Help with ceil to round up number

Hello everyone! I am doing an assignment for school and I can not figure out how to use ceil to round up my numbers. I have tried putting it as double ceil = serversNeeded; and putting it in the cout statement and none of them will work. I will attach my code. Any help would be greatly appreciated!

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  #include<iostream>
#include<string>
#include<cmath>
using namespace std;
int main()

{
	int numberOfminutes, numberOfguests;
	string nameOfevent, customerName;


	cout << "Enter the name of the event. " << endl;
	getline(cin, nameOfevent);
	cout << "Enter the customer's first and last name. " << endl;
	getline(cin, customerName);
	cout << "Enter the number of minutes. " << endl;
	cin >> numberOfminutes;
	cout << "Enter the number of guests. " << endl;
	cin >> numberOfguests;

	int hour = 60;
	double serverPay = 18.50;
	double overtime = .50;
	int server = 20;
	double serversNeeded = numberOfguests / server;// how many servers are needed for event
        double roundedUpNumber = ceil(serversNeeded);
	double serverWage = (numberOfminutes - hour) * overtime + serverPay; // cost for one hour
	
	cout << "The number of servers needed is: " << serversNeeded << endl;
	cout << "The cost for servers is: " << serverWage << endl;
	if (numberOfminutes < hour)
	{
		cout << "The customer will be charged for one hour if number of minutes " << endl;
		cout << "is less than 60. " << endl;
	}

		
	

	system("pause");
	return 0;

}
Last edited on
Both numberOfguests and server are integer, so you are getting an integer division.
http://michael-thomas-greer.com/faq/integer-division/
if I put them both as floats would that fix the issue?
Well I fixed the rounding issue but now my formula is incorrect:

#include<iostream>
#include<string>
#include<cmath>
using namespace std;
int main()

{
int numberOfminutes, numberOfguests;
string nameOfevent, customerName;


cout << "Enter the name of the event. " << endl;
getline(cin, nameOfevent);
cout << "Enter the customer's first and last name. " << endl;
getline(cin, customerName);
cout << "Enter the number of minutes. " << endl;
cin >> numberOfminutes;
cout << "Enter the number of guests. " << endl;
cin >> numberOfguests;

int hour = 60;
double overtime = .50;
float server = 20;
float serversNeeded = numberOfguests / server;// how many servers are needed for event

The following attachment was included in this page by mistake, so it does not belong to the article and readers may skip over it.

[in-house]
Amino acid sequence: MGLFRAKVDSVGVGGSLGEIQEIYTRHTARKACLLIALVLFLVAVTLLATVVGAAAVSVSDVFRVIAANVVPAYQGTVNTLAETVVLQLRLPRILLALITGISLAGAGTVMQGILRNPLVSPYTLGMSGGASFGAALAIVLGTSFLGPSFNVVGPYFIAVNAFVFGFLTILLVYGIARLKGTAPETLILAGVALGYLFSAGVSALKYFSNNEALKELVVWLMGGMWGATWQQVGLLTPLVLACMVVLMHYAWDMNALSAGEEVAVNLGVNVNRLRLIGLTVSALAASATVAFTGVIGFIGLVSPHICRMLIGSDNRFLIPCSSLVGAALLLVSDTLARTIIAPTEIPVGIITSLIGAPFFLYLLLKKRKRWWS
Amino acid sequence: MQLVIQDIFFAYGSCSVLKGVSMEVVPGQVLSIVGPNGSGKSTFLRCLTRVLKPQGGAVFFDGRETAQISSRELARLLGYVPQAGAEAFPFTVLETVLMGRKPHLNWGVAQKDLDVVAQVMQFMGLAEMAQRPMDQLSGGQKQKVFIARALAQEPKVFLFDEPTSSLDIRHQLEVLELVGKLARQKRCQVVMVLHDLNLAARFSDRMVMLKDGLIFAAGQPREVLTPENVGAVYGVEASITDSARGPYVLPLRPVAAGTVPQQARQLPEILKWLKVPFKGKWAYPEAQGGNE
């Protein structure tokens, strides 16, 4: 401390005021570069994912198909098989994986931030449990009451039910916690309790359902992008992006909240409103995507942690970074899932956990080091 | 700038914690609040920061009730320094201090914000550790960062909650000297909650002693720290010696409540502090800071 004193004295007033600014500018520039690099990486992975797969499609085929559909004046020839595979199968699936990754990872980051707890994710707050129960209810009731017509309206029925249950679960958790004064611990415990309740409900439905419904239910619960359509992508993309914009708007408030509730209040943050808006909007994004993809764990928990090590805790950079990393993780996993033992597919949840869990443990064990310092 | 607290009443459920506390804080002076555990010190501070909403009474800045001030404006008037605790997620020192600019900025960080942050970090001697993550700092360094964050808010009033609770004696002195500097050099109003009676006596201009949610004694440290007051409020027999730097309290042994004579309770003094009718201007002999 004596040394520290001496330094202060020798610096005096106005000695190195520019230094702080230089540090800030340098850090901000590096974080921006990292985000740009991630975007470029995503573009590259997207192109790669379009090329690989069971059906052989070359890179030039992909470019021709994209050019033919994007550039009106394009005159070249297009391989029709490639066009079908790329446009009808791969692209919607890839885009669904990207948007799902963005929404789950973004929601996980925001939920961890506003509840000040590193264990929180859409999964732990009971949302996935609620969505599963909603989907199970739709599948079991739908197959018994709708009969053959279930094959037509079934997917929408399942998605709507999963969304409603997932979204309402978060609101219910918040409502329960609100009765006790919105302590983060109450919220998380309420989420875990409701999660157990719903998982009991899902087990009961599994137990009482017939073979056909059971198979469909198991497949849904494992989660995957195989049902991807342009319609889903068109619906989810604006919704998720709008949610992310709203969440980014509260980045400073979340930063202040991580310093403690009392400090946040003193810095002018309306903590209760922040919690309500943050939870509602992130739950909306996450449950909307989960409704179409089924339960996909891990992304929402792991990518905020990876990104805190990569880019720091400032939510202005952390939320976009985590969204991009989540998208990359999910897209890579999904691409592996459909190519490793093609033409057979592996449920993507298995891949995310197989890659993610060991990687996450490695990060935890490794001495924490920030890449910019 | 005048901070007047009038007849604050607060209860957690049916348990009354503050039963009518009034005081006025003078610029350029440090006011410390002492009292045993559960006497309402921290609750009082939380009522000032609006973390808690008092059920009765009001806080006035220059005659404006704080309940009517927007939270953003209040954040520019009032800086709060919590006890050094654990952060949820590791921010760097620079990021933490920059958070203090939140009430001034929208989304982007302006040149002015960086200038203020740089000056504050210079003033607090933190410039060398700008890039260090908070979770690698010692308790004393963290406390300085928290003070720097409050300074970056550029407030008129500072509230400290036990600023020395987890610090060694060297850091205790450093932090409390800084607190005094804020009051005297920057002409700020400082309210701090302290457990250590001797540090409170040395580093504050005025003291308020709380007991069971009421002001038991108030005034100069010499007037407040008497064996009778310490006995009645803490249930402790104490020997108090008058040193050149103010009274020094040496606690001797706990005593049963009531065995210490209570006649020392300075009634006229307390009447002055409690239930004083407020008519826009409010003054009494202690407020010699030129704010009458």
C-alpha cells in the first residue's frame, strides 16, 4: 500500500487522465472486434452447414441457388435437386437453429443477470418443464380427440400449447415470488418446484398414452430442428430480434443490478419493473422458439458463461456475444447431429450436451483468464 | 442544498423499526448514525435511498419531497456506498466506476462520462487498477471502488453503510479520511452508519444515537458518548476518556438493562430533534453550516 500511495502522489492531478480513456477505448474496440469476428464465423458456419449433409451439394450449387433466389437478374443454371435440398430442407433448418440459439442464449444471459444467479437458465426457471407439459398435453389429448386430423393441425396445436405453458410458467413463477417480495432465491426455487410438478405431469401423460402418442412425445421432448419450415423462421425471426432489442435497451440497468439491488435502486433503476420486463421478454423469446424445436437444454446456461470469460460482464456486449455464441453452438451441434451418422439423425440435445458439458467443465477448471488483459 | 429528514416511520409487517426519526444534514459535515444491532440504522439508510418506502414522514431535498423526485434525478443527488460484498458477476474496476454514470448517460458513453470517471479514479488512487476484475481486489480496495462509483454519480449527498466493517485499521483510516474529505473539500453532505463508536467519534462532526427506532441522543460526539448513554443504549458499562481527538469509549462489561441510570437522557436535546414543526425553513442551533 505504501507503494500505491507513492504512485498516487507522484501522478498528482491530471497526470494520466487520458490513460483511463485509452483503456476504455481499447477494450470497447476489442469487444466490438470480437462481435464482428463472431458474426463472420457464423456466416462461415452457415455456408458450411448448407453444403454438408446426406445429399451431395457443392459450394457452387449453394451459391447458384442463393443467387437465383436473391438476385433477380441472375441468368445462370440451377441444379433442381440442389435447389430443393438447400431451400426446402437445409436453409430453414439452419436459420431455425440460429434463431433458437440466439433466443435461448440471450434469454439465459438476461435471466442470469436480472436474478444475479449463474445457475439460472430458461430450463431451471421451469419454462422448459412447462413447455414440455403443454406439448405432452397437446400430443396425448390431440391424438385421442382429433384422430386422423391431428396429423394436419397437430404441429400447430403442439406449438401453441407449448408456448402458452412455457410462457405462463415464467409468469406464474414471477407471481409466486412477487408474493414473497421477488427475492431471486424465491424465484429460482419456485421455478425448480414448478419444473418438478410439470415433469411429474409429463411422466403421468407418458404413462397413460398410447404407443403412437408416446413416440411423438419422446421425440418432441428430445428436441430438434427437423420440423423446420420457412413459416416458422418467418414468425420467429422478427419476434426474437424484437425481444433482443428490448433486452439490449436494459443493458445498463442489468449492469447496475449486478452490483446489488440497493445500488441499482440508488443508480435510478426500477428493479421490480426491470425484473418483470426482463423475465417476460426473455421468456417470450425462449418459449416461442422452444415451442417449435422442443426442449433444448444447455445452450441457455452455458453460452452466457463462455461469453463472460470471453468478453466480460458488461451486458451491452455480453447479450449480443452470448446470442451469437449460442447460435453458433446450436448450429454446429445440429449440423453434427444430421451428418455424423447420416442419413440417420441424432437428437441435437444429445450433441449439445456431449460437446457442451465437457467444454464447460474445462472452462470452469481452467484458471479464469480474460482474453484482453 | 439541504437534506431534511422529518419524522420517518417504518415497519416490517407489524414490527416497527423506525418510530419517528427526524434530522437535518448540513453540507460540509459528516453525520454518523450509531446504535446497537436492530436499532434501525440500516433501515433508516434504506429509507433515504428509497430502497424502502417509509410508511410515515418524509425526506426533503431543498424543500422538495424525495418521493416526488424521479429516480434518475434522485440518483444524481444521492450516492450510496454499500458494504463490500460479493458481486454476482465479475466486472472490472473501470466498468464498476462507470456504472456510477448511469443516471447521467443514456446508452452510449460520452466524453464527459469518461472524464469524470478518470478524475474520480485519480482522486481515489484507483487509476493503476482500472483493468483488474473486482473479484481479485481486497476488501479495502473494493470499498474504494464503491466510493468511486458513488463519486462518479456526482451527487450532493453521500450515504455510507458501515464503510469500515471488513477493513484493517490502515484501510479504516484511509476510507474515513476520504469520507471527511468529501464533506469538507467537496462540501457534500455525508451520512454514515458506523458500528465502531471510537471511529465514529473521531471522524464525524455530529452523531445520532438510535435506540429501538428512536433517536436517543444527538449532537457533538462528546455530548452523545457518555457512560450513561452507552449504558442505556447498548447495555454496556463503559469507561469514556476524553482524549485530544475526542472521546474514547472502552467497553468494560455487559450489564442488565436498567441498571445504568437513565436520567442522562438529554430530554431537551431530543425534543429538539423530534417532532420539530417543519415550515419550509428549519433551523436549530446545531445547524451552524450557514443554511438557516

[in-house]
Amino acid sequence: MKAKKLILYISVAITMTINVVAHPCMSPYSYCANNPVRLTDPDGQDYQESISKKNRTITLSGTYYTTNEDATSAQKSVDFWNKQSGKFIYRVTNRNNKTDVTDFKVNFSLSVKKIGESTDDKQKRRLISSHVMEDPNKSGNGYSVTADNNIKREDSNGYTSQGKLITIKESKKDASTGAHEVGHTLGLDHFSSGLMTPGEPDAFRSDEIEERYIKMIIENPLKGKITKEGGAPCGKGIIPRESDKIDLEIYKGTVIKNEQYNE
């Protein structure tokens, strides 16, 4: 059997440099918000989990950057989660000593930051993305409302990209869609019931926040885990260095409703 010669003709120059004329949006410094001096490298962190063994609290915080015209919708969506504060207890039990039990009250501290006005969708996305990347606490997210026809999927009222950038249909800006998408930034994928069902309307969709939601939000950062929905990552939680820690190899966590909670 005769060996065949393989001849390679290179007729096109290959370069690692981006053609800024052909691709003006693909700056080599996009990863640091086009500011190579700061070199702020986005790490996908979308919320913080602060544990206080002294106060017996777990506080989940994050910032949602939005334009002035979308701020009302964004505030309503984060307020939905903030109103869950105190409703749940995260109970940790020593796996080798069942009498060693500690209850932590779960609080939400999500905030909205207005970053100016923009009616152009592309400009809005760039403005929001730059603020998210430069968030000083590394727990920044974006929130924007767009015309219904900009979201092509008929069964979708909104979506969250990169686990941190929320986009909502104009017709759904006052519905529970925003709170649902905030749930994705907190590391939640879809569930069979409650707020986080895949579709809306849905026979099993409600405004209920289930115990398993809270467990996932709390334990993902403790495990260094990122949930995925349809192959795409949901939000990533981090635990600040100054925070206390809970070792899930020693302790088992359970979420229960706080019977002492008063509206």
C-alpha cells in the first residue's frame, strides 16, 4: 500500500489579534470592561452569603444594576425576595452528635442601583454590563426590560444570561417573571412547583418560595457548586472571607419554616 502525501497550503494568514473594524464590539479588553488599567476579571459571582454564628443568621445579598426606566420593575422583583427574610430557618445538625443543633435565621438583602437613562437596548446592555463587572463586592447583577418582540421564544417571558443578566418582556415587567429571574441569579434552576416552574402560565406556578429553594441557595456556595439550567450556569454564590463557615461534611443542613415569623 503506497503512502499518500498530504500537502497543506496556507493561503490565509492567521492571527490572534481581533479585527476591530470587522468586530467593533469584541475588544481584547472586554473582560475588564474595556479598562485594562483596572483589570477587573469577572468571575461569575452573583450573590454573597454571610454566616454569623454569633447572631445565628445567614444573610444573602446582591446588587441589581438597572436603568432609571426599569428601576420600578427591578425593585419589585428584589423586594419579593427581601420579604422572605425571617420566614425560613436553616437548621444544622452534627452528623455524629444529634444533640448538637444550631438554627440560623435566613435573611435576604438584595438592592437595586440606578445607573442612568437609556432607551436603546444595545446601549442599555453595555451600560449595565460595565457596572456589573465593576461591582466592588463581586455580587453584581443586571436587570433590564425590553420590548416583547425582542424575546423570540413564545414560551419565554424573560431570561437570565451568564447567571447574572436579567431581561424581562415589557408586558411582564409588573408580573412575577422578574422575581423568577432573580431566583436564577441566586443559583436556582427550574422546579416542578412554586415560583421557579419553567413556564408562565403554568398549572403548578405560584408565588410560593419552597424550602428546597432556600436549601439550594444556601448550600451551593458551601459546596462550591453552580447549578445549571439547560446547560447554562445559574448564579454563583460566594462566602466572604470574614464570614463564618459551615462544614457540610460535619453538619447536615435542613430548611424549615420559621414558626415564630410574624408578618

float roundedUpNumber = ceil(serversNeeded);
double serverPay = 18.50 * serversNeeded;
float serverWage = (numberOfminutes - hour) * overtime + serverPay;
double totalServer = serverWage;

cout << "The number of servers needed is: " << roundedUpNumber << endl;
if (numberOfminutes < hour)
{
cout << "The cost of servers for less than one hour is: " << serverPay << endl;
cout << "The customer will be charged for one hour per server if number of minutes " << endl;
cout << "is less than 60. " << endl;
}
else {
cout << "The cost for servers is: " << totalServer << endl;
}
system("pause");
return 0;

}
You have too many types of things in there. Just make everything a double.

Yes, your severWage calculation is wrong. Write it down as an equation on a piece of paper and compare.

Part of the problem is your choice of names is not exact. (Learning to be exact takes some effort.)

For example, you have:

“hour” — but it is really minutes in an hour

“overtime” — this appears to be the amount extra you get paid per hour. Try to think of a more exact name.

“severPay” and “serverWage” — both express the same concept, but one is being used for pay without overtime and one is pay with overtime.

“totalServer” — how is this different from “serverWage”


It helps to write your equations down on a piece of paper first.

server's-pay
  = (rate-per-hour * min( number-of-hours-worked, minimum-hours-before-overtime )
  + (rate-per-hour * overtime-percentage * max( 0, number-of-hours-worked - minimum-hours-before-overtime ))

Does that look right?

Now you can assign values to you numbers:

minimum-hours-before-overtime = 7.5   // for daily calculations
rate-per-hour = 18.50   // presidential rate? nice paycheck for a server!
overtime-percentage = 1.5   // time and a half

(daily/weekly input)
number-of-hours-worked = ?


Now at the end of the day / end of the week, the café manager can calculate how much money he needs to fork over to each employee. For multiple people all working together, you can multiply in the number of people required for the event:

number-of-servers = ?
total-cost-to-pay-servers = server's-pay * number-of-servers


These names may seem ridiculous, and you can certainly cut them down, but... why?

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double total_cost_to_pay_servers;
double number_of_servers;
double servers_pay;
...
(and so on)
...
double number_of_guests;

Hope this helps.
So we are learning how to use if/else than statements and I thought it would be easier to do server pay without the overtime and server pay with overtime
because the stipulation is that if the time is under 60 minutes the server gets paid for a full 60 minutes of work. That's why I have so many variables. I hate that I have so many but I don't know how to shorten it any.
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